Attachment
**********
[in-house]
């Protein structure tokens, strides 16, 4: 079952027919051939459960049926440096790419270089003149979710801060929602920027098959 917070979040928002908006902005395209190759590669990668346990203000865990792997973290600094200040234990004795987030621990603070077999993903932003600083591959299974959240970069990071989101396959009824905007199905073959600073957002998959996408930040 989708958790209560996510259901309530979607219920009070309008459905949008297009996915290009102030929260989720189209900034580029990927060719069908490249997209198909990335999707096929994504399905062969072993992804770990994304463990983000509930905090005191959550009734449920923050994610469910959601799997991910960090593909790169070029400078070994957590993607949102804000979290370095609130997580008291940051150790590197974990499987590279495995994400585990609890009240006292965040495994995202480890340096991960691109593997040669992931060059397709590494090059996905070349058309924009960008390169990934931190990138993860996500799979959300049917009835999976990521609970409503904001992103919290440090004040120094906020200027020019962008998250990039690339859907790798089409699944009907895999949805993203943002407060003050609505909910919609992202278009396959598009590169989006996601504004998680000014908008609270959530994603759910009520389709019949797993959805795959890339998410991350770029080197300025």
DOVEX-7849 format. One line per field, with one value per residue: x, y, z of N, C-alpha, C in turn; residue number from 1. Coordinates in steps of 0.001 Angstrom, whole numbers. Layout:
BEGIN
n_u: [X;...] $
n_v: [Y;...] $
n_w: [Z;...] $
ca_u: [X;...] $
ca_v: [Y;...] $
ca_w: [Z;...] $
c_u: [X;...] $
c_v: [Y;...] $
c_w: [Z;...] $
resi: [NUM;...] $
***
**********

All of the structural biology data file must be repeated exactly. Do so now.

[in-house]
């Protein structure tokens, strides 16, 4: 079952027919051939459960049926440096790419270089003149979710801060929602920027098959 917070979040928002908006902005395209190759590669990668346990203000865990792997973290600094200040234990004795987030621990603070077999993903932003600083591959299974959240970069990071989101396959009824905007199905073959600073957002998959996408930040 989708958790209560996510259901309530979607219920009070309008459905949008297009996915290009102030929260989720189209900034580029990927060719069908490249997209198909990335999707096929994504399905062969072993992804770990994304463990983000509930905090005191959550009734449920923050994610469910959601799997991910960090593909790169070029400078070994957590993607949102804000979290370095609130997580008291940051150790590197974990499987590279495995994400585990609890009240006292965040495994995202480890340096991960691109593997040669992931060059397709590494090059996905070349058309924009960008390169990934931190990138993860996500799979959300049917009835999976990521609970409503904001992103919290440090004040120094906020200027020019962008998250990039690339859907790798089409699944009907895999949805993203943002407060003050609505909910919609992202278009396959598009590169989006996601504004998680000014908008609270959530994603759910009520389709019949797993959805795959890339998410991350770029080197300025």
DOVEX-7849 format. One line per field, with one value per residue: x, y, z of N, C-alpha, C in turn; residue number from 1. Coordinates in steps of 0.001 Angstrom, whole numbers. Layout:
BEGIN
n_u: [X;...] $
n_v: [Y;...] $
n_w: [Z;...] $
ca_u: [X;...] $
ca_v: [Y;...] $
ca_w: [Z;...] $
c_u: [X;...] $
c_v: [Y;...] $
c_w: [Z;...] $
resi: [NUM;...] $
***